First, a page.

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Does rock ‘n’ roll really make kids kill themselves?
Adrian North, Curtin University   
Wednesday, 10 April 2013
Sinelyov_heavy-metal_Shutterstock
Opera and country music also talk about broken hearts and suicide, but don't carry the same negative connotations as heavy metal.
Image: Sinelyov/Shutterstock

As Jane Austen probably wanted to say, it is a truth universally acknowledged that a single man in possession of a good Black Sabbath CD must be in want of a shotgun.

We are so encultured to believe that heavy metal music induces teenage suicides that my father once gave me $100 to buy clothes that weren’t black: I bought sunglasses and survived. Nonetheless, countless rock stars and record stores have been sued by parents and protesters who claim that METAL HURTS KIDS.

Psychology is caricatured as the science of the mad, the sad, and the bad, and research on self-harming among metal fans illustrates this perfectly.

Even 20 years ago we knew that male Australian rock fans were twice as likely as other males to self-harm, and female rock fans were four times as likely as other females to do the same.

This level of “sadness” led conservatives to assume that the music must be “bad” and banned. Marilyn Manson’s Florida concerts in the late 1990s were picketed by Christian groups who distributed a protest prayer against those, “Foul and evil spirits who have brought/The music group Marilyn Manson into Orlando” calling on Jesus to help, “So that they cannot sow lies/And spread discontent among our youth”.

Fortunately, psychological research shows that they needn’t have bothered. Teenage metal fans are also more likely than most to suffer neglectful parents. That’s a much more credible explanation of why they’re drawn to both self-harming and a musical subculture that expresses their disaffection with mainstream society that has failed them.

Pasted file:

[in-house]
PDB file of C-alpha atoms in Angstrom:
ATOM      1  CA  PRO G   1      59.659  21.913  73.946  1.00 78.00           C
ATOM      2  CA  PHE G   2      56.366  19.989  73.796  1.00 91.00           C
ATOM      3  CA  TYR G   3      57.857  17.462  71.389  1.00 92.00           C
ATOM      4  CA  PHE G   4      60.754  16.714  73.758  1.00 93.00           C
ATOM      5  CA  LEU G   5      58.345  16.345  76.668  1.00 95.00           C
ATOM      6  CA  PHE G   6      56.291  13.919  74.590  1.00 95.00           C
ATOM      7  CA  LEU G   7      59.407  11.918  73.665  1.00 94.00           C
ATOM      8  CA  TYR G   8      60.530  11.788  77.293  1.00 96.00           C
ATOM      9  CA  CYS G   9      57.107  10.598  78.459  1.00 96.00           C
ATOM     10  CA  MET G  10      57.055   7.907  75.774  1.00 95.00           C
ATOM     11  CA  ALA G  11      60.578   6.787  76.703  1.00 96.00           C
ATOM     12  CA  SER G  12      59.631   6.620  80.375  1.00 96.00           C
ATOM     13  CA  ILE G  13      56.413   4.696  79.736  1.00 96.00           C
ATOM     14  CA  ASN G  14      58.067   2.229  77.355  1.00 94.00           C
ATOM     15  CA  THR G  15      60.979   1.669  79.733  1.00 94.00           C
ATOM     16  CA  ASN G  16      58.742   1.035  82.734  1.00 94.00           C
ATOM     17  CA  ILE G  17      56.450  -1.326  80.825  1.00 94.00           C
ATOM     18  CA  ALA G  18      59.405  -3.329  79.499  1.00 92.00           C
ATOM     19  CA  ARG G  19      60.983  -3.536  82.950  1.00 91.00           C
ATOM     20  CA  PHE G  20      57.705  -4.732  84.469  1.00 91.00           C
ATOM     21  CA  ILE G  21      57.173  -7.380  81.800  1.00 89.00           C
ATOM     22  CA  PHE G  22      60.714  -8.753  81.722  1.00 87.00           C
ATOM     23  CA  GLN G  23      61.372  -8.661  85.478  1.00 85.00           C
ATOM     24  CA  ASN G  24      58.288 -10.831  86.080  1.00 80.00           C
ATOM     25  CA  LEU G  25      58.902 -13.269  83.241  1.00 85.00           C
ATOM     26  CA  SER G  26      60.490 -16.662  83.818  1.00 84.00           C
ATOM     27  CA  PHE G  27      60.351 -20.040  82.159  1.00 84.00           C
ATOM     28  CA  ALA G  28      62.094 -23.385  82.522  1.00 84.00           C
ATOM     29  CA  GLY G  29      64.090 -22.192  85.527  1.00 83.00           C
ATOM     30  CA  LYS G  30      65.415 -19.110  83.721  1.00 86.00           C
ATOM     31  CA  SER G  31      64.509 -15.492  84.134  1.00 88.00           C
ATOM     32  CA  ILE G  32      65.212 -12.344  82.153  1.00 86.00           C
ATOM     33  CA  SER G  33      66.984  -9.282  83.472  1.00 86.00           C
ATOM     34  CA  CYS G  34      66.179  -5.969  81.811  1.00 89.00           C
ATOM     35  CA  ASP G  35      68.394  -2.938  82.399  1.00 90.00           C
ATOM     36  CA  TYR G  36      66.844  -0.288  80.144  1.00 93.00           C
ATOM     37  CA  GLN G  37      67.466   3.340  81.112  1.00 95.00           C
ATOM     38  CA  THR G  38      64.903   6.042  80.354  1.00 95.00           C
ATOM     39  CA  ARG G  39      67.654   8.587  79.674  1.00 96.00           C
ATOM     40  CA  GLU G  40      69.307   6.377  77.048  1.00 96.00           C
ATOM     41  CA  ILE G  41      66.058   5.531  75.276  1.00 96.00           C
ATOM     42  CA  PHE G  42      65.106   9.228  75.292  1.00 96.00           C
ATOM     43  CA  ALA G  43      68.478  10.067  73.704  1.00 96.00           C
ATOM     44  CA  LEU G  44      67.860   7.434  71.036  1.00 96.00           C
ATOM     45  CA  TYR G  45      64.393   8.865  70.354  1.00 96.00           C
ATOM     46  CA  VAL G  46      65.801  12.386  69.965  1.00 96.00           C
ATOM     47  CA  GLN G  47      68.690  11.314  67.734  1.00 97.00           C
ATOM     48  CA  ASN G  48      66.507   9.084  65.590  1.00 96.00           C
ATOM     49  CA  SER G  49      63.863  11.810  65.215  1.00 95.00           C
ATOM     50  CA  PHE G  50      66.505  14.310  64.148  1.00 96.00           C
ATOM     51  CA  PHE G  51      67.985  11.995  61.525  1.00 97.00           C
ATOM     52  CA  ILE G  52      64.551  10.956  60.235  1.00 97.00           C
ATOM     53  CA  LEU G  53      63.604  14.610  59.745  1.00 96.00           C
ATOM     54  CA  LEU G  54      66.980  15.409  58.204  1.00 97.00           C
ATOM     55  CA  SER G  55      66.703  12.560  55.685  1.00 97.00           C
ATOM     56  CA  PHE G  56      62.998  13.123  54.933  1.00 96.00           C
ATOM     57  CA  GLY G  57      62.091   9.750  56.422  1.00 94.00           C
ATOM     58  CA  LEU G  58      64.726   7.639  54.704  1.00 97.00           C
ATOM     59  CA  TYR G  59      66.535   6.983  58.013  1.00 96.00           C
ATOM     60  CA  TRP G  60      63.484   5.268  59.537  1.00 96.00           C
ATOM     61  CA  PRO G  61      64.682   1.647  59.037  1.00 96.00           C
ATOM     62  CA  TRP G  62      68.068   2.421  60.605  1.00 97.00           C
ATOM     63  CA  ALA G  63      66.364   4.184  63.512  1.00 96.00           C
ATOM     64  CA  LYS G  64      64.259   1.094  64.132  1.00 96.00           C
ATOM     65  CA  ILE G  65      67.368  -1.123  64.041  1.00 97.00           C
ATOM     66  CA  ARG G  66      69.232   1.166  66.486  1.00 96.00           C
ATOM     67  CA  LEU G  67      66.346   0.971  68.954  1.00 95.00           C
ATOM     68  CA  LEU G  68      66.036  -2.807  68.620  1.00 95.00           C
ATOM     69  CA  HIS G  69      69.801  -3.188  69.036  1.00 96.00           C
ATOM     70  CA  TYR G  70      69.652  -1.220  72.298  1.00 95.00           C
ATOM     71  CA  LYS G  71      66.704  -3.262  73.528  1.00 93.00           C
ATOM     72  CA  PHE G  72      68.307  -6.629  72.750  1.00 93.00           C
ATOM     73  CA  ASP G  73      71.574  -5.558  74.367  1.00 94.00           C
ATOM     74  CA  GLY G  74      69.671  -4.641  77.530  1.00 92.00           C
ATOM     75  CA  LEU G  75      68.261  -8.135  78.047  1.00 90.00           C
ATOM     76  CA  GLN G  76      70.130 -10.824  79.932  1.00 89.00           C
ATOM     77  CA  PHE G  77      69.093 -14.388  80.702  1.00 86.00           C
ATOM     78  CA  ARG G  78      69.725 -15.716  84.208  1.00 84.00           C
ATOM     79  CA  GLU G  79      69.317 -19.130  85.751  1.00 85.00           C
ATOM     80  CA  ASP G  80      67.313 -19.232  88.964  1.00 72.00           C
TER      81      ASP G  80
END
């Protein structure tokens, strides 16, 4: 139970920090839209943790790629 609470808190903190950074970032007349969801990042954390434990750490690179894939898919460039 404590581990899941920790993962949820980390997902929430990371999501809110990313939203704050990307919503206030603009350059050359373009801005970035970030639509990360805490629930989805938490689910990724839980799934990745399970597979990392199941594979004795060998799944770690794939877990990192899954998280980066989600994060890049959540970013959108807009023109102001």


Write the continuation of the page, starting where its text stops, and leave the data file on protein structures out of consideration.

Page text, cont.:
What’s this song about?

And if metal really causes suicide then a pre-condition is that young metal fans can correctly understand suicide-inducing lyrics. It turns out that they are actually no better at this than they are at applying mascara neatly.

One researcher gave people a multiple choice test in which they chose one out of the four possible answers as the “real” message contained in a song. One of these possible messages was the musician’s own explanation of what the song was about: it was “the correct answer”. People guessed the correct answer only 28% of the time: given that there were four options to choose from, my cat would get a score of 25%. If you still think we should censor rock then neither should you let your moggie listen to Ozzy.

Another experiment asked people to interpret the lyrics to Olivia Newton-John’s "Physical". Subtle lyrics like, “Physical/Physical/I wanna get physical/Let’s get into physical/Let me hear your body talk” seem pretty unambiguous, but only 36% understood them, and another 36% of listeners thought the lyrics were instead just encouraging them to exercise more.

Aha though, cry protesters, the real problem is those messages sneakily recorded backwards into songs urging young people to, “Do it!”.

Even back in the 1970s we convinced ourselves that Led Zeppelin’s Stairway to Heaven contained no fewer than six backward Satanic messages in less than 60 seconds. But claims like this actually do the Devil’s own work for him.

One experiment played people a song, but first gave them one of three types of information. Group 1 were just asked to listen and record their reactions, Group 2 were told that the song contained backwards masked messages and asked them to write down those they heard, and Group 3 were told that those messages were specifically about Satan. No prizes for guessing what people heard.

Protesters should stop telling people that they can hear masked messages about Satan and suicide in metal. Replace “Parental Advisory” stickers and “Explicit” labels in iTunes with a smiley face and the same music might instead cheer people up.

The dangers of…opera?

Anti-metal protesters should also think twice about their own iTunes libraries.

One piece of research found that the frequency with which country was played on the radio in 49 American cities was related to the suicide rate among middle-aged white males. The “I lawst my dawg, I lawst my jawb” aesthetic of country is just as ‘dangerous’ as anything in rock.

Even more bizarrely, fans of opera are twice as accepting of suicide as a way of regaining lost honour than the rest of us; and elderly, well-educated female opera fans are most at risk. Want to ban rock? You must also shield Miss Marple from Mozart.

We treat metal unfairly. If the new Marilyn Manson video showed a young woman disemboweling herself with a large sword because she had lost her lover it would be banned instantly. But this same scene is tolerated nightly in opera house performances of Puccini’s Madame Butterfly.

Justin Bieber’s music makes me want to kill myself: can’t we ban that instead?

Editor's Note: This article was originally published by The Conversation, here, and is licenced as Public Domain under Creative Commons. See Creative Commons - Attribution Licence.
 

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